Boing Boing 

Procedurally-generated moths are wonderfully haunting, plausible

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There's something striking and lawless about the bodies of moths, isn't there? Their patterns of howling eyes, bark-like patterns, haloes of bright, thin hair seem almost accidental, like fractals gone all wrong. Now, a new procedural generation bot pays tribute to the morbid maths of moths, and it's compelling.

Poet and artist Katie Rose Pipkin and multi-talented game maker Loren Schmidt (their stark, demanding 'retro'-style work Star Guard was an Independent Games Festival design finalist) have collaborated on Moth Generator (lepidoptera automata, of course). It makes moths, tweets and names them.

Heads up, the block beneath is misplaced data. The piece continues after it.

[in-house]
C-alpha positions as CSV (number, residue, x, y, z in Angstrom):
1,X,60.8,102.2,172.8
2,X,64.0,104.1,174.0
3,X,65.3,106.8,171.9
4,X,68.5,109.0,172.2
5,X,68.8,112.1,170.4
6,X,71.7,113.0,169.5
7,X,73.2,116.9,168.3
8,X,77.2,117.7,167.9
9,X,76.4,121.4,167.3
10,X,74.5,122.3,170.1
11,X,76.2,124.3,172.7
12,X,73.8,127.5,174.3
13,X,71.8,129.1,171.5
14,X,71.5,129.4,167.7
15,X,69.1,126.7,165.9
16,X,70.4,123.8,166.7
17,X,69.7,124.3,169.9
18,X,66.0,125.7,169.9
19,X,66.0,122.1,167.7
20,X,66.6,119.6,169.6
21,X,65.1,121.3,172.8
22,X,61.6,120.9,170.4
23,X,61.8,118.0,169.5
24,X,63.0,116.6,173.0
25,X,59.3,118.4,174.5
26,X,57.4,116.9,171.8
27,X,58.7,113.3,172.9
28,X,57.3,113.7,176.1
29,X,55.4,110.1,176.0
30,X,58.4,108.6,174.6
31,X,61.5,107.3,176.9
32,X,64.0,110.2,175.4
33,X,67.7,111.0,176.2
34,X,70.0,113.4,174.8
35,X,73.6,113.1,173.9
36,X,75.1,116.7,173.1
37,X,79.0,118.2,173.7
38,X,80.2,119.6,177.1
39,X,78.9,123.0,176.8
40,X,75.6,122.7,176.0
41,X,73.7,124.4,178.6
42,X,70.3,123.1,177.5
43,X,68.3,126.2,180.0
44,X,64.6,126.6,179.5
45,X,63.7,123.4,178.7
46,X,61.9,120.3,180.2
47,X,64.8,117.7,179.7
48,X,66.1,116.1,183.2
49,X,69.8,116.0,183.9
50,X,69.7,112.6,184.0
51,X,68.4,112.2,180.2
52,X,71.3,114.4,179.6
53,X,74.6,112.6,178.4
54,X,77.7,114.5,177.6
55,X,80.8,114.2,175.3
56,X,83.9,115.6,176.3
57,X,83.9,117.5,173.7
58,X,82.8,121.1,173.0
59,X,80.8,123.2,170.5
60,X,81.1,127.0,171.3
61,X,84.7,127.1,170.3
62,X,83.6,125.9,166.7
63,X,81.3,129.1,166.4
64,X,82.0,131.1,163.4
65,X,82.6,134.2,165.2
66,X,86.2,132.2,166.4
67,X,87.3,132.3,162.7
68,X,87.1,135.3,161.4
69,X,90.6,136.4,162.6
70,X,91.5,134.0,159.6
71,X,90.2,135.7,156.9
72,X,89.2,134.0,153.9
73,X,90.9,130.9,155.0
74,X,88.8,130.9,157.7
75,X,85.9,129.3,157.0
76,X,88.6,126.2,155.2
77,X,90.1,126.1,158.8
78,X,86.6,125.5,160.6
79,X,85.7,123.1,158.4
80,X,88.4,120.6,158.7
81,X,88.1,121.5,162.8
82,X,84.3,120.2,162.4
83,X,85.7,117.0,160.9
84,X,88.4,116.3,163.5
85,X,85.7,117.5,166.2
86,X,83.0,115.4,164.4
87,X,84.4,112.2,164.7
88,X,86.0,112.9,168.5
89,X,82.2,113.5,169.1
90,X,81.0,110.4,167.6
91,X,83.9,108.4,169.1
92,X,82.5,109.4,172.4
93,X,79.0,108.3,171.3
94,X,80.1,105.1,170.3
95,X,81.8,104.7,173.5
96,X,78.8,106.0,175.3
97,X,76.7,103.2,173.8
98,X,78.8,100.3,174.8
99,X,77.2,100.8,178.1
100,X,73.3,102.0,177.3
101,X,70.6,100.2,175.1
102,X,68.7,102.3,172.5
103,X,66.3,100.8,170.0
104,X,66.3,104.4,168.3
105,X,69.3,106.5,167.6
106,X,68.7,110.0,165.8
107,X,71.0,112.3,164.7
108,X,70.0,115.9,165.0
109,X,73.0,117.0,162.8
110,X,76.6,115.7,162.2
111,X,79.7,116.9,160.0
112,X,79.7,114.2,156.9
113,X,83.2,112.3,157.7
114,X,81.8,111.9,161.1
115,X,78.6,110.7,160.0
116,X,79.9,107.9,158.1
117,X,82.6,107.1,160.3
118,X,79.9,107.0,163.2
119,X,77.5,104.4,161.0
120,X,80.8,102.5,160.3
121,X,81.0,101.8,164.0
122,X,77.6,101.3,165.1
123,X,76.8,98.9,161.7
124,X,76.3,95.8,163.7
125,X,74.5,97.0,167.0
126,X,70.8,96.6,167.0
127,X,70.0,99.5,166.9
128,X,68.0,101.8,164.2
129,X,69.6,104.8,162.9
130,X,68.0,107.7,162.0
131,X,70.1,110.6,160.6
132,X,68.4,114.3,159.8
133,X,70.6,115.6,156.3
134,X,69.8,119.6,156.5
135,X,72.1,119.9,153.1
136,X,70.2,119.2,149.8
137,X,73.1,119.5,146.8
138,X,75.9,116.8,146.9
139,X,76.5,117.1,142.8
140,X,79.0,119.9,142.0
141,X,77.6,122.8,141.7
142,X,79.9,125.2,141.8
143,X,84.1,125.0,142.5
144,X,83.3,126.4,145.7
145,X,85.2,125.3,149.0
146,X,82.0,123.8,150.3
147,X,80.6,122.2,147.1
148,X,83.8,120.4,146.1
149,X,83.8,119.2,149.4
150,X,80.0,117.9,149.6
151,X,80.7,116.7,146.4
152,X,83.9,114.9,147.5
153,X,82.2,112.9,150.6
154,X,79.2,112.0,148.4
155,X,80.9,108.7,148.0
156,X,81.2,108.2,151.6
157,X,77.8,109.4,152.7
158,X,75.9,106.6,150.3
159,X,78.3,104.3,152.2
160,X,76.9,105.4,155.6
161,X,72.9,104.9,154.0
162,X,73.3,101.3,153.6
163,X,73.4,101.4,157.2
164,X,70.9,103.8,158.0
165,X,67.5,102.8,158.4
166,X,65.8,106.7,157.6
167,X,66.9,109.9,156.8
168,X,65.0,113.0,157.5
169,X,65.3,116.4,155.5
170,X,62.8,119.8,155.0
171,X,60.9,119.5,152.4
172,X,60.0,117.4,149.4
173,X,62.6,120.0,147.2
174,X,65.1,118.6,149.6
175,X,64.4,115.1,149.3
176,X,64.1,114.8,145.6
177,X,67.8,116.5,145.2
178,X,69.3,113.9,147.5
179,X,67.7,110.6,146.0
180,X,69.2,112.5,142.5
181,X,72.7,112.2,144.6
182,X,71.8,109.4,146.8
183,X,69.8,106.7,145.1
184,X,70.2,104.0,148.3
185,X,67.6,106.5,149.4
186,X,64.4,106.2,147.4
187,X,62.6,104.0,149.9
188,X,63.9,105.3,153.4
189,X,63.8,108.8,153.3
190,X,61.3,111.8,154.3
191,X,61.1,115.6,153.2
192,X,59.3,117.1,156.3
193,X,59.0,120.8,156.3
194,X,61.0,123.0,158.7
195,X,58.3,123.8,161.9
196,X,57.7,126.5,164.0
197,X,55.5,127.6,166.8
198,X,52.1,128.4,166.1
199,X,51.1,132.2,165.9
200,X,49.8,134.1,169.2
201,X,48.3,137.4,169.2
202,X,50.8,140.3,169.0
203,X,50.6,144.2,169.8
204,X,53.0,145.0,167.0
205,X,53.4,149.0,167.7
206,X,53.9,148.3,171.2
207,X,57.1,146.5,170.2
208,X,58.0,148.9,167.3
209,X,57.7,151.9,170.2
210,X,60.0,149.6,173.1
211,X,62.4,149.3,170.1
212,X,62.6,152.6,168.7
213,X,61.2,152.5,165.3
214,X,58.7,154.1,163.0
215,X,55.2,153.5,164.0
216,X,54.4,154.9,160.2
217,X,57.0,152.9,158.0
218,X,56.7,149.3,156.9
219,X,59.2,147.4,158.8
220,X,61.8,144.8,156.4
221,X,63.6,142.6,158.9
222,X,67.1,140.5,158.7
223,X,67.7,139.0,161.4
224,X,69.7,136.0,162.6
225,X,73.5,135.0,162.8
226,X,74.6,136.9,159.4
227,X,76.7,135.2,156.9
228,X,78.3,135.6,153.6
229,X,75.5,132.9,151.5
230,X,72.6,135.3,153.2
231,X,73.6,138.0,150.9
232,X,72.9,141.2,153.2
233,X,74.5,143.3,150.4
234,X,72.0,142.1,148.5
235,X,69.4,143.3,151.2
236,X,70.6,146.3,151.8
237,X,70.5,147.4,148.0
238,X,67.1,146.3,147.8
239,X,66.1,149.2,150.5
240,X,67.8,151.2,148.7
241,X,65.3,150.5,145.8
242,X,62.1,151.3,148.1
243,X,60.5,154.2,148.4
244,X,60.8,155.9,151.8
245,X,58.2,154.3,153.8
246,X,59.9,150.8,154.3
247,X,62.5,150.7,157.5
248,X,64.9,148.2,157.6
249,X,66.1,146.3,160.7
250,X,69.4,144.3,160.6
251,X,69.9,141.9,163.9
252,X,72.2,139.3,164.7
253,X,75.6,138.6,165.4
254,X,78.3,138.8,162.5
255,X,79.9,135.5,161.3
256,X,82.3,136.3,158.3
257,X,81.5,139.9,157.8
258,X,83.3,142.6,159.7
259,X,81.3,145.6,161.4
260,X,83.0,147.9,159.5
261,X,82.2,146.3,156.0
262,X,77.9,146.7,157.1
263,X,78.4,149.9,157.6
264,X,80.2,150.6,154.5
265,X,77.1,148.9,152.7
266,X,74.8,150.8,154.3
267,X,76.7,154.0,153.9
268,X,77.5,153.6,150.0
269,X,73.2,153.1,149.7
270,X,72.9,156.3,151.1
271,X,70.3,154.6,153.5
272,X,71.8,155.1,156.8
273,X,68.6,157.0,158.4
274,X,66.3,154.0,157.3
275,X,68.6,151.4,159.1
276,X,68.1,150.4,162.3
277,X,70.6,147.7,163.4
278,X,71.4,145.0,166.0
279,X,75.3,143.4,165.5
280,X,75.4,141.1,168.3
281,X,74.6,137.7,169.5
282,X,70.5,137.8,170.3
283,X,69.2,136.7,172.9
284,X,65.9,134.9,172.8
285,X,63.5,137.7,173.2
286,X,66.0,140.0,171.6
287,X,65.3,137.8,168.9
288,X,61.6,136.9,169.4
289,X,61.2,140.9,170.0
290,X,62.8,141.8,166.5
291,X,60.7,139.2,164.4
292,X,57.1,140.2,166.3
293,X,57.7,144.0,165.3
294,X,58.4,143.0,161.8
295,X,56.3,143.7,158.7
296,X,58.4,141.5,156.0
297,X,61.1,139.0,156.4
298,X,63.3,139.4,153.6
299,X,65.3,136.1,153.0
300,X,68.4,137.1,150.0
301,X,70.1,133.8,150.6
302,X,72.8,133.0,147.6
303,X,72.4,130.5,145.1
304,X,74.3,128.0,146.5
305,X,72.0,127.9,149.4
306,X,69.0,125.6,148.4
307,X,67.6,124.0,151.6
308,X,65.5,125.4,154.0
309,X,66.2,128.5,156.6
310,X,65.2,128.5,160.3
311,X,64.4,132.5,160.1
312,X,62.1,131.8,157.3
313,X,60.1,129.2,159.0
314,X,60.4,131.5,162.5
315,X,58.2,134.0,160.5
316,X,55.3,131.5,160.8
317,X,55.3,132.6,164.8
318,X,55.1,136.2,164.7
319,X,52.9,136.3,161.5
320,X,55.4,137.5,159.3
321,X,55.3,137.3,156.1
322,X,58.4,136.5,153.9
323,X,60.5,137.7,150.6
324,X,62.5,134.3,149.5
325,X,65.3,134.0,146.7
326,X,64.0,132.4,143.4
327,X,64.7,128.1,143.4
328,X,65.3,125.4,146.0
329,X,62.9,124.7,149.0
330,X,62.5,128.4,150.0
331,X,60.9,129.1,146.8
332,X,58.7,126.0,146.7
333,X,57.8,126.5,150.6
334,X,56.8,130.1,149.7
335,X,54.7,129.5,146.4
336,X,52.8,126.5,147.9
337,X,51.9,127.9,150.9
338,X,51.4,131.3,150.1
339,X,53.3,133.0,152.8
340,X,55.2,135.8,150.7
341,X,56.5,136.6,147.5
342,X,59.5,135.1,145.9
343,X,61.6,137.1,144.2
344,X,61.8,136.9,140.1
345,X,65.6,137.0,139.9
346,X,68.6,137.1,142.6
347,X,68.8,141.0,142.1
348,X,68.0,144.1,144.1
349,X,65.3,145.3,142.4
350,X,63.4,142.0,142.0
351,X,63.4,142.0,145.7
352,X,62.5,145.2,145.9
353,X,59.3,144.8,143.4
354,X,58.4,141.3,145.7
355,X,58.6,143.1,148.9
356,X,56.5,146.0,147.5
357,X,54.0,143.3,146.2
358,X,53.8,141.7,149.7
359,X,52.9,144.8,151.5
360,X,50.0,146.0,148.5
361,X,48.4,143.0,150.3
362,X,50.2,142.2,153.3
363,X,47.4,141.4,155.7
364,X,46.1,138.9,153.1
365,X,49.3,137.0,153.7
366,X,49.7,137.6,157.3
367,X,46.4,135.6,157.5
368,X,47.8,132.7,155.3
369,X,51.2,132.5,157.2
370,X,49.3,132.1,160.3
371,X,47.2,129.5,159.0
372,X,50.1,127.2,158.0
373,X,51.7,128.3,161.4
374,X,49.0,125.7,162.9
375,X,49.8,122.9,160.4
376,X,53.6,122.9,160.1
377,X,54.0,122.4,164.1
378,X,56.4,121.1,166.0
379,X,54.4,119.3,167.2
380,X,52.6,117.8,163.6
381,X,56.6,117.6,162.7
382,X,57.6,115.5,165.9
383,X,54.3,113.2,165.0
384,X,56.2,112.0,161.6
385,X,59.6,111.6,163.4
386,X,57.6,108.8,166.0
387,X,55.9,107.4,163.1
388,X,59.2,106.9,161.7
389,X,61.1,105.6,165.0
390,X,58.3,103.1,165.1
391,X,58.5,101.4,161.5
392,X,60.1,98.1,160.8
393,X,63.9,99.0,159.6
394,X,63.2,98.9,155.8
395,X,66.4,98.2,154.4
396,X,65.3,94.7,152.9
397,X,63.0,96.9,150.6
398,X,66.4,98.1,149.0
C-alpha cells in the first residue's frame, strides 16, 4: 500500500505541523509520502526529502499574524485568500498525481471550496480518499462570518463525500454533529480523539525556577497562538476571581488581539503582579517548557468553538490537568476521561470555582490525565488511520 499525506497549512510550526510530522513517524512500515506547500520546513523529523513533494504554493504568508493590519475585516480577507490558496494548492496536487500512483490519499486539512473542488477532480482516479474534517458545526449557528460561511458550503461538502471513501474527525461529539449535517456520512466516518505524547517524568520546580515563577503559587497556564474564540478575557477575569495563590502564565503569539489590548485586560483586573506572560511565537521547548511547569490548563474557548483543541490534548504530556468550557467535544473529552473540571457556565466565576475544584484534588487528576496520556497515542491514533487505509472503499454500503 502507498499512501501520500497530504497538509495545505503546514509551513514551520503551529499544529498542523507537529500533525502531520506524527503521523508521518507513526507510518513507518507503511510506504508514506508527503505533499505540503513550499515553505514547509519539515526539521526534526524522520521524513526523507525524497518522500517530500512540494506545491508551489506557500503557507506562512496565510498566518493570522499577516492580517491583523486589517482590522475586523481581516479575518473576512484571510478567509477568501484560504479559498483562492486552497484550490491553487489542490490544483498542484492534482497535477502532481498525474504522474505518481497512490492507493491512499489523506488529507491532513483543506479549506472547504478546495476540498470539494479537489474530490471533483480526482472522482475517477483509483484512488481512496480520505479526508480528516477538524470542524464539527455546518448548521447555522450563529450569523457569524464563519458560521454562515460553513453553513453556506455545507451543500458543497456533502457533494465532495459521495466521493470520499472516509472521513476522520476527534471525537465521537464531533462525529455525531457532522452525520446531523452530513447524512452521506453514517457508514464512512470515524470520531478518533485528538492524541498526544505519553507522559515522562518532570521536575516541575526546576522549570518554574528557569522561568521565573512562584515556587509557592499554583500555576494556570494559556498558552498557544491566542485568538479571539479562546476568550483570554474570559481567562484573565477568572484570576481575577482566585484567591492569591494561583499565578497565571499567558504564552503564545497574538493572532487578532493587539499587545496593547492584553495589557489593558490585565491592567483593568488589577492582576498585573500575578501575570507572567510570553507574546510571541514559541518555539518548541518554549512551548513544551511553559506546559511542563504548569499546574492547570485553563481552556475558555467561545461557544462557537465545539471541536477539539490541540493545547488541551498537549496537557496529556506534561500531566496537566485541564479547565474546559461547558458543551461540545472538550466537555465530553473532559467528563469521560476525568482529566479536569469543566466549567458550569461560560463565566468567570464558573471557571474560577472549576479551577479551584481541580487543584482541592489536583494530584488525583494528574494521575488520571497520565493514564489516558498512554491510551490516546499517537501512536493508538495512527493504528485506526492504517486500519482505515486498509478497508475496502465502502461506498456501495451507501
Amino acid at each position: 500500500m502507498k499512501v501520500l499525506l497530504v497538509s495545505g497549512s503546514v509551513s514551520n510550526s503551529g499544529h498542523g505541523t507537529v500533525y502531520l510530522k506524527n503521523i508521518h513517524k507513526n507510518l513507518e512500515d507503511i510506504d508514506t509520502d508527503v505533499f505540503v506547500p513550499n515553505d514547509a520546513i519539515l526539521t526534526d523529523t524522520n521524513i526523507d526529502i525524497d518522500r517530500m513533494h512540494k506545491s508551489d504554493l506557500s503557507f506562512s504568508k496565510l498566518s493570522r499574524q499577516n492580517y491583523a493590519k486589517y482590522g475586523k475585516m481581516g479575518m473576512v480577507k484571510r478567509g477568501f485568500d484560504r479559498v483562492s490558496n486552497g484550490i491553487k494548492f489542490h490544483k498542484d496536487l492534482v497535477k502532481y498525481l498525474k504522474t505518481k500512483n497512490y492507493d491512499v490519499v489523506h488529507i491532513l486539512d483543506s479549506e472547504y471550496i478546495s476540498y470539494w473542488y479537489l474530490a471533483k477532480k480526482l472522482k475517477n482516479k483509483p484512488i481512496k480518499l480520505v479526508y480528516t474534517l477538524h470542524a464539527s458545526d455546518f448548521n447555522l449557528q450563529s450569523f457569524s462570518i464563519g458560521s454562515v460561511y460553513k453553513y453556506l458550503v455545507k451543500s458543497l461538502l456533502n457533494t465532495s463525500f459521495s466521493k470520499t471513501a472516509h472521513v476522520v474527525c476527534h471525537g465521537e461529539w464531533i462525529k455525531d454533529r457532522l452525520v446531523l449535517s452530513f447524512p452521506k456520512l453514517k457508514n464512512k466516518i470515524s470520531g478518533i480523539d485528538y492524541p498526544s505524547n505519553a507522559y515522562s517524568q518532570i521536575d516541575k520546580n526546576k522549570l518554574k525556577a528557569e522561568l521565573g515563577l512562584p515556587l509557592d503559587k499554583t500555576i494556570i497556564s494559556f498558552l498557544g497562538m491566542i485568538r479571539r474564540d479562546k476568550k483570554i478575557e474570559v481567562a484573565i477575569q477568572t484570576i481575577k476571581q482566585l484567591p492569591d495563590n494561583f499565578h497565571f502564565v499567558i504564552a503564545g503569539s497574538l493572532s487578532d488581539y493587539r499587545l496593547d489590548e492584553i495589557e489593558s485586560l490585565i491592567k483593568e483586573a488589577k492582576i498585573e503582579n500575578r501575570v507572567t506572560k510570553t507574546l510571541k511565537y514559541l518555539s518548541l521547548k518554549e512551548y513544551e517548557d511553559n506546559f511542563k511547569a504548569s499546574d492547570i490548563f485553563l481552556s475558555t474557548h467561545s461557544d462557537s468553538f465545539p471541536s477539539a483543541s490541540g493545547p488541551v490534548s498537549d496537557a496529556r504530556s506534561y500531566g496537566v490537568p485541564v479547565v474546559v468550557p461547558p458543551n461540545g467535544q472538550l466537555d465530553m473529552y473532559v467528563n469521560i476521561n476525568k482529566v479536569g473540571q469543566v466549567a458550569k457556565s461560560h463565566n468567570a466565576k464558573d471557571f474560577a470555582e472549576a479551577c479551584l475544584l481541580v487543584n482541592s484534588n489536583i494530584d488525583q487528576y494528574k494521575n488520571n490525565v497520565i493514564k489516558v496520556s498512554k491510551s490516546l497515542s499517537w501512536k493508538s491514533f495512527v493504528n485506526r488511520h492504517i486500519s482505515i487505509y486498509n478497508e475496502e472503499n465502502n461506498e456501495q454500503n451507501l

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A dark sort of beauty wings out of such a simple idea: Sometimes there is one tiny pearlite body pinned to a slate-gray scientific sheet, and at other times, it manifests a whole board with a array of spectacular forms pinned side by side. You feel lots like you're wandering the collection of some mad biologist, skirting the line between artifice and nature. Follow @mothgenerator on Twitter to watch the dusty, incandescent life forms unfold.

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If you like the project, you can buy Katie Rose Pipkin's work on itch.io, or support Loren Schmidt's ongoing work via Patreon.

"Random" content tips for game devs

The Indie Games Weblog offers 5 tips for using procedurally-generated content--think fractals and L-systems--in game development.